Major urban areas - population: 13.463 million Lagos
3.82 million Kano
3.383 million Ibadan
2.919 million ABUJA (capital)
2.343 million Port Harcourt
1.628 million Benin City (2018)
Sex ratio: at birth: 1.06 male(s)/female
0-14 years: 1.04 male(s)/female
15-24 years: 1.03 male(s)/female
25-54 years: 1 male(s)/female
55-64 years: 0.96 male(s)/female
65 years and over: 0.9 male(s)/female
total population: 1.02 male(s)/female (2018 est.)

Mother's mean age at first birth: 20.3 years (2013 est.) note: median age at first birth among women 25-29
Maternal mortality rate: 814 deaths/100,000 live births (2015 est.)
Infant mortality rate: total: 63.3 deaths/1,000 live births male: 69.1 deaths/1,000 live births
female: 57.3 deaths/1,000 live births (2018 est.)
Life expectancy at birth: total population: 59.3 years male: 57.5 years
female: 61.1 years (2018 est.)
Total fertility rate: 4.85 children born/woman (2018 est.)
Contraceptive prevalence rate: 27.6% (2018)
Physicians density: 0.38 physicians/1,000 population (2013)
Drinking water source: improved:
urban: 80.8% of population
rural: 57.3% of population
total: 68.5% of population

unimproved:
urban: 19.2% of population
rural: 42.7% of population
total: 31.5% of population (2015 est.)
Sanitation facility access: improved:
urban: 32.8% of population (2015 est.)
rural: 25.4% of population (2015 est.)
total: 29% of population (2015 est.)

unimproved:
urban: 67.2% of population (2015 est.)
rural: 74.6% of population (2015 est.)
total: 71% of population (2015 est.)
HIV/AIDS - adult prevalence rate: 2.8% (2017 est.)
HIV/AIDS - people living with HIV/AIDS: 3.1 million (2017 est.)
HIV/AIDS - deaths: 150,000 (2017 est.)
Obesity - adult prevalence rate: 8.9% (2016)
Children under the age of 5 years underweight: 31.5% (2016)
Education expenditures: n/a
Literacy: definition: age 15 and over can read and write (2015 est.)
total population: 59.6%
male: 69.2%
female: 49.7% (2015 est.)
School life expectancy (primary to tertiary education): total: 9 years male: 9 years female: 8 years (2011)
Unemployment, youth ages 15-24: total: 12.4% male: n/a female: n/a (2016 est.)
^Back to Top
 Government
Country name: conventional long form: Federal Republic of Nigeria
conventional short form: Nigeria
etymology: named for the Niger River that flows through the west of the country to the Atlantic Ocean; from a native term "Ni Gir" meaning "River Gir"
Government type: federal presidential republic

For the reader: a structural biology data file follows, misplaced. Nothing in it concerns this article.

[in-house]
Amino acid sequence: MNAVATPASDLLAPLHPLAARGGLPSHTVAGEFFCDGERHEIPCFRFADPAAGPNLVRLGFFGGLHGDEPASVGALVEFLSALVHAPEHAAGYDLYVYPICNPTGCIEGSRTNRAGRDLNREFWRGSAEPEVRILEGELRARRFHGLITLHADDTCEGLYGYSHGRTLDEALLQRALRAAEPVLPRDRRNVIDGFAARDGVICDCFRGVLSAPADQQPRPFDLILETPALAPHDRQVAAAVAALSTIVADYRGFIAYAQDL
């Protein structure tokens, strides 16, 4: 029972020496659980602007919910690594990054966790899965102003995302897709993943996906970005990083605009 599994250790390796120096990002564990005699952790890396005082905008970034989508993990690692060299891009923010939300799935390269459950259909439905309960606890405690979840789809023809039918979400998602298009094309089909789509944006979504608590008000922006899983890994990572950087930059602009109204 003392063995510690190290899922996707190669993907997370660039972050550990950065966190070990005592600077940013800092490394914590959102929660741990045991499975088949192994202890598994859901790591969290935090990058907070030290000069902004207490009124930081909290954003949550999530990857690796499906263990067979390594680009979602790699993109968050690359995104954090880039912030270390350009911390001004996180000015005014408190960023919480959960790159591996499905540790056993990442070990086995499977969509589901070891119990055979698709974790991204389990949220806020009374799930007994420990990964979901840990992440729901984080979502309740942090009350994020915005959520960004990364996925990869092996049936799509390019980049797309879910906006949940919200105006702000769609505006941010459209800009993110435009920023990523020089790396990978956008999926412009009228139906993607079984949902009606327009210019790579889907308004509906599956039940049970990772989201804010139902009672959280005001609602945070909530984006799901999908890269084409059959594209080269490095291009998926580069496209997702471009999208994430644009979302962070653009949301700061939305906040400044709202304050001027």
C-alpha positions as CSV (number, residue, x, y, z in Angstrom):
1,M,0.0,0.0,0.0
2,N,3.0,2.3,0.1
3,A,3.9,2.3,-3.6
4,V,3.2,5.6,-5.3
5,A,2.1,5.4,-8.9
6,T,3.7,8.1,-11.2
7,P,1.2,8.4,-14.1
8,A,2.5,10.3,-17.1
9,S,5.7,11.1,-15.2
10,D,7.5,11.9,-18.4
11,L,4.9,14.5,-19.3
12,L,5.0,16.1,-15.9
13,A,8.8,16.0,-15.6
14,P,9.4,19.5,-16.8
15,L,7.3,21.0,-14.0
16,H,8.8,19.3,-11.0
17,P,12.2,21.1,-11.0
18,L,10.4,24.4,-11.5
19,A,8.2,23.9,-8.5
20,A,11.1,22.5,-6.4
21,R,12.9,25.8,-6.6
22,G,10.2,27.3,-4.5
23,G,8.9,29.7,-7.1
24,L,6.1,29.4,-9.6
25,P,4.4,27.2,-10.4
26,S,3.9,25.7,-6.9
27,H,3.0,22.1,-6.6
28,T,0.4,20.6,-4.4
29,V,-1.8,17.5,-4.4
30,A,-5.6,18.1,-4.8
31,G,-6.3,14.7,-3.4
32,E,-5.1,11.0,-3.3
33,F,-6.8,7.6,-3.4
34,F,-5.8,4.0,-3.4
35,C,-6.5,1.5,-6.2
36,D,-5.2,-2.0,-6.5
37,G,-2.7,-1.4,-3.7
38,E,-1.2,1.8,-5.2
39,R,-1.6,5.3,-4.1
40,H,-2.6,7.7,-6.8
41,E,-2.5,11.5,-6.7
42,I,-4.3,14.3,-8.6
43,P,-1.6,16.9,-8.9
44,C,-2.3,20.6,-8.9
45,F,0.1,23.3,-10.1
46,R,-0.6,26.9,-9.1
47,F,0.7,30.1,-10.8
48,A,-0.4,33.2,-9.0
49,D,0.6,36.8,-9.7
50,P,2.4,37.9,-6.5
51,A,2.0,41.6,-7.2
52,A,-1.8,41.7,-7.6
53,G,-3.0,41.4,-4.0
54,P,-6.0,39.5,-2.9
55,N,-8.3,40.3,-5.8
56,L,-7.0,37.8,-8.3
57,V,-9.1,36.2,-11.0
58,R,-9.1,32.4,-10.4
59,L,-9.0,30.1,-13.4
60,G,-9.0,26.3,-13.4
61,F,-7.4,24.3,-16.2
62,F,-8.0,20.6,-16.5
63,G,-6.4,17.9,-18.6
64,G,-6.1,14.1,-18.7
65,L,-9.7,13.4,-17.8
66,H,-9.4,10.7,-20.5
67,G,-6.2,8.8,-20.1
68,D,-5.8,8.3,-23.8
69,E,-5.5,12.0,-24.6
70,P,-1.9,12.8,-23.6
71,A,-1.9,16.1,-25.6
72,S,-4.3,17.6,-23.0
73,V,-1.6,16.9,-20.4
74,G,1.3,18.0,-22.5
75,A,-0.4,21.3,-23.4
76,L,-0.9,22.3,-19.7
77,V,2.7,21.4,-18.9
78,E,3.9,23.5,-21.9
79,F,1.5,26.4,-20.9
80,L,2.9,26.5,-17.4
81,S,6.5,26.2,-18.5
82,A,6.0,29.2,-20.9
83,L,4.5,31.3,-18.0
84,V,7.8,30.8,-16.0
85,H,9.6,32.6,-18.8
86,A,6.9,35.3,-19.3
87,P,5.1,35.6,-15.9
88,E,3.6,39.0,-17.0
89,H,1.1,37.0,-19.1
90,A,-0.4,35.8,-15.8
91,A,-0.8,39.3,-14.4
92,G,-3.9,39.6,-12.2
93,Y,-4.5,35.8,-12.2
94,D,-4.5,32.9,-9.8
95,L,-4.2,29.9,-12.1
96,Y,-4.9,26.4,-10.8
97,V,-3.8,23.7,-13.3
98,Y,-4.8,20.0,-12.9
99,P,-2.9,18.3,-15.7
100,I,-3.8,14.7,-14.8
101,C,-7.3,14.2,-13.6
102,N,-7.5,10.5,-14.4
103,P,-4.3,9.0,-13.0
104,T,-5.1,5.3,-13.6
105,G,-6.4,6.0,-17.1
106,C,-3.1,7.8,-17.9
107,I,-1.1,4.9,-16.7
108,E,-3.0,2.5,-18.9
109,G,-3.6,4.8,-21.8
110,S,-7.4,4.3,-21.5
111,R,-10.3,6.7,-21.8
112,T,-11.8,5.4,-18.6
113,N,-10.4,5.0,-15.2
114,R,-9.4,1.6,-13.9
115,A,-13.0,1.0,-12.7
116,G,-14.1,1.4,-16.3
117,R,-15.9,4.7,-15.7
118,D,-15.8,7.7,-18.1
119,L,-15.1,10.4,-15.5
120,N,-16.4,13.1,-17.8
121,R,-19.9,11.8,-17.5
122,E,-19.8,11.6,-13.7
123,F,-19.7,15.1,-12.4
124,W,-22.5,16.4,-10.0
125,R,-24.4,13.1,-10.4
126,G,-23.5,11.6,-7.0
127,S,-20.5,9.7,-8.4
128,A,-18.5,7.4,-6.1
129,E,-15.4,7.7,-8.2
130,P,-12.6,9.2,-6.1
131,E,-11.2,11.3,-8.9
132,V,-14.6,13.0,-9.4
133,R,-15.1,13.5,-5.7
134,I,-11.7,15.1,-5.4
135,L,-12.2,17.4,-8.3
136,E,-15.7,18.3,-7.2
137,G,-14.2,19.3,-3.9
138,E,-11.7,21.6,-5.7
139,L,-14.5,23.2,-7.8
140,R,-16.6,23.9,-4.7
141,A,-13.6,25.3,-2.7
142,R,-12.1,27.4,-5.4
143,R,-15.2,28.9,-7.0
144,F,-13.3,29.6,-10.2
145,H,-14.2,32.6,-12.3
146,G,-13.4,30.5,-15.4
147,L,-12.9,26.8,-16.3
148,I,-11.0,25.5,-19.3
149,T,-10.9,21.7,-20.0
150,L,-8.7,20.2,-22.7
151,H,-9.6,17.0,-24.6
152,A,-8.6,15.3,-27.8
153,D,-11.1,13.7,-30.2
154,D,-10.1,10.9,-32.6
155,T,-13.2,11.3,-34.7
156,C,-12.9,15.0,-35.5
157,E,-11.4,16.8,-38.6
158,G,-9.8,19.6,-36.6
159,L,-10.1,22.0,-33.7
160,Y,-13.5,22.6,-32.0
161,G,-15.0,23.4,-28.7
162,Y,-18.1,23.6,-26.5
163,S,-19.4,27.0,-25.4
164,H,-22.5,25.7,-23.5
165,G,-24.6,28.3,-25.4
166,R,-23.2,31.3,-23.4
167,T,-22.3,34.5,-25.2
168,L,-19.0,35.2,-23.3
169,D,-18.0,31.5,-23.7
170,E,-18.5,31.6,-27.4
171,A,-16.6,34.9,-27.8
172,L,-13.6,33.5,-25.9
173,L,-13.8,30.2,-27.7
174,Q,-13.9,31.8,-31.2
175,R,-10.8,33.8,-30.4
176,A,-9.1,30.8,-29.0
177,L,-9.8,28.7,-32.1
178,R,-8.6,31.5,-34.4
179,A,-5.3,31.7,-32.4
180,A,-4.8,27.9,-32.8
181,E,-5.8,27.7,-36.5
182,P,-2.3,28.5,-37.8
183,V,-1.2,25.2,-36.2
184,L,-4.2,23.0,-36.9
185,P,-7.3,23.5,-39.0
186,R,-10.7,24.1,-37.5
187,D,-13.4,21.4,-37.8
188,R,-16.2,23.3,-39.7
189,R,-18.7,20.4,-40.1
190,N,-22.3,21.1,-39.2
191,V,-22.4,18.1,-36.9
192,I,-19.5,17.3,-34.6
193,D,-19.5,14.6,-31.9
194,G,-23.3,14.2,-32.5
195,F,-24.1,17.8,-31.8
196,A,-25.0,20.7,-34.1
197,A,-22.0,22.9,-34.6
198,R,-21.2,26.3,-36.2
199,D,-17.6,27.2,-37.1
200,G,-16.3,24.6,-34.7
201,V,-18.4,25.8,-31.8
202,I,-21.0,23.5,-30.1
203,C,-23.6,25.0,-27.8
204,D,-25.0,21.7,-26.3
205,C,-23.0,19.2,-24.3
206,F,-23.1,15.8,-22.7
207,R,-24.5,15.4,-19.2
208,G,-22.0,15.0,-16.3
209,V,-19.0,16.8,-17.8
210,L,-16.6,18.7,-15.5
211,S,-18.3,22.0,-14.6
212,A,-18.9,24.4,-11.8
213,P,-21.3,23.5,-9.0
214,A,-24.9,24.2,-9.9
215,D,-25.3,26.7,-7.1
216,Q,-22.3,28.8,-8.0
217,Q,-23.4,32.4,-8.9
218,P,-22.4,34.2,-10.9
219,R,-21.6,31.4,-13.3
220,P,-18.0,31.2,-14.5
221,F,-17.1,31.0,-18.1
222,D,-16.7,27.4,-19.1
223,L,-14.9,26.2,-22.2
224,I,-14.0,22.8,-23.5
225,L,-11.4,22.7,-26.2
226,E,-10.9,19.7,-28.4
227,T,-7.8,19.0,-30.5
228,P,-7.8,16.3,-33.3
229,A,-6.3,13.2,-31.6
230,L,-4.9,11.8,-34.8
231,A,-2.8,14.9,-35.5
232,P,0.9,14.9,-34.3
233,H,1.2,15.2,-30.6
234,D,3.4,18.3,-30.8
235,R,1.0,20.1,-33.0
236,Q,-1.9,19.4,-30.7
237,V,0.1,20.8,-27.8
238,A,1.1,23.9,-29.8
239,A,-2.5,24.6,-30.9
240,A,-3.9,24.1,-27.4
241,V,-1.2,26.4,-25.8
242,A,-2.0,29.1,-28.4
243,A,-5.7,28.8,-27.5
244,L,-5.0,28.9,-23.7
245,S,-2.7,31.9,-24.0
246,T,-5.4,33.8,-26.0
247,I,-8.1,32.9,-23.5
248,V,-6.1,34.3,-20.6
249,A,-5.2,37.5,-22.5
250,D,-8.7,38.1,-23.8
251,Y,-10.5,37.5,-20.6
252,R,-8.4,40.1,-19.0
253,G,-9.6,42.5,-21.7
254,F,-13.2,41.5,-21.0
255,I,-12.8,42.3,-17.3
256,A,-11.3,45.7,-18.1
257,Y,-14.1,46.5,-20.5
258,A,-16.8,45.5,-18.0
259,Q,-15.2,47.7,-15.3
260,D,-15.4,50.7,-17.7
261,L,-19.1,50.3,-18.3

Capital: name: Abuja
geographic coordinates: 9 05 N, 7 32 E
time difference: UTC+1 (6 hours ahead of Washington, DC, during Standard Time)
etymology: Abuja is a planned capital city, it replaced Lagos in 1991; situated in the center of the country, Abuja takes its name from a nearby town, now renamed Suleja
Administrative divisions: 36 states and 1 territory*; Abia, Adamawa, Akwa Ibom, Anambra, Bauchi, Bayelsa, Benue, Borno, Cross River, Delta, Ebonyi, Edo, Ekiti, Enugu, Federal Capital Territory*, Gombe, Imo, Jigawa, Kaduna, Kano, Katsina, Kebbi, Kogi, Kwara, Lagos, Nasarawa, Niger, Ogun, Ondo, Osun, Oyo, Plateau, Rivers, Sokoto, Taraba, Yobe, Zamfara
Independence: 1 October 1960 (from the UK)
National holiday: Independence Day (National Day), 1 October (1960)
Constitution: history: several previous; latest adopted 5 May 1999, effective 29 May 1999 amendments: proposed by the National Assembly; passage requires at least two-thirds majority vote of both houses and approval by the Houses of Assembly of at least two-thirds of the states; amendments to constitutional articles on the creation of a new state, fundamental constitutional rights, or constitution-amending procedures requires at least four-fifths majority vote by both houses of the National Assembly and approval by the Houses of Assembly in at least two-thirds of the states; passage of amendments limited to the creation of a new state require at least two-thirds majority by the proposing National Assembly house and approval by the Houses of Assembly in two-thirds of the states; amended several times, last in 2018 (2018)
Legal system: mixed legal system of English common law, Islamic law (in 12 northern states), and traditional law
Suffrage: 18 years of age; universal
Executive branch: chief of state: President Maj. Gen. (ret.) Muhammadu BUHARI (since 29 May 2015); Vice President Oluyemi "Yemi" OSINBAJO (since 29 May 2015); note - the president is both chief of state, head of government, and commander-in-chief of the armed forces

head of government: President Maj.Gen. (ret.) Muhammadu BUHARI (since 29 May 2015); Vice President Oluyemi "Yemi" OSINBAJO (since 29 May 2015)

cabinet: Federal Executive Council appointed by the president but constrained constitutionally to include at least one member from each of the 36 states elections/appointments: president directly elected by qualified majority popular vote and at least 25% of the votes cast in 24 of Nigeria's 36 states; president elected for a 4-year term (eligible for a second term); election last held on 23 February 2019 (next to be held in February 2023);

note: the election was scheduled for 16 February 2019, but postponed on 16 February 2019

election results: Muhammadu BUHARI elected president; percent of vote - Muhammadu BUHARI (APC) 53%, Atiku ABUBAKER (PDP) 39%, other 8%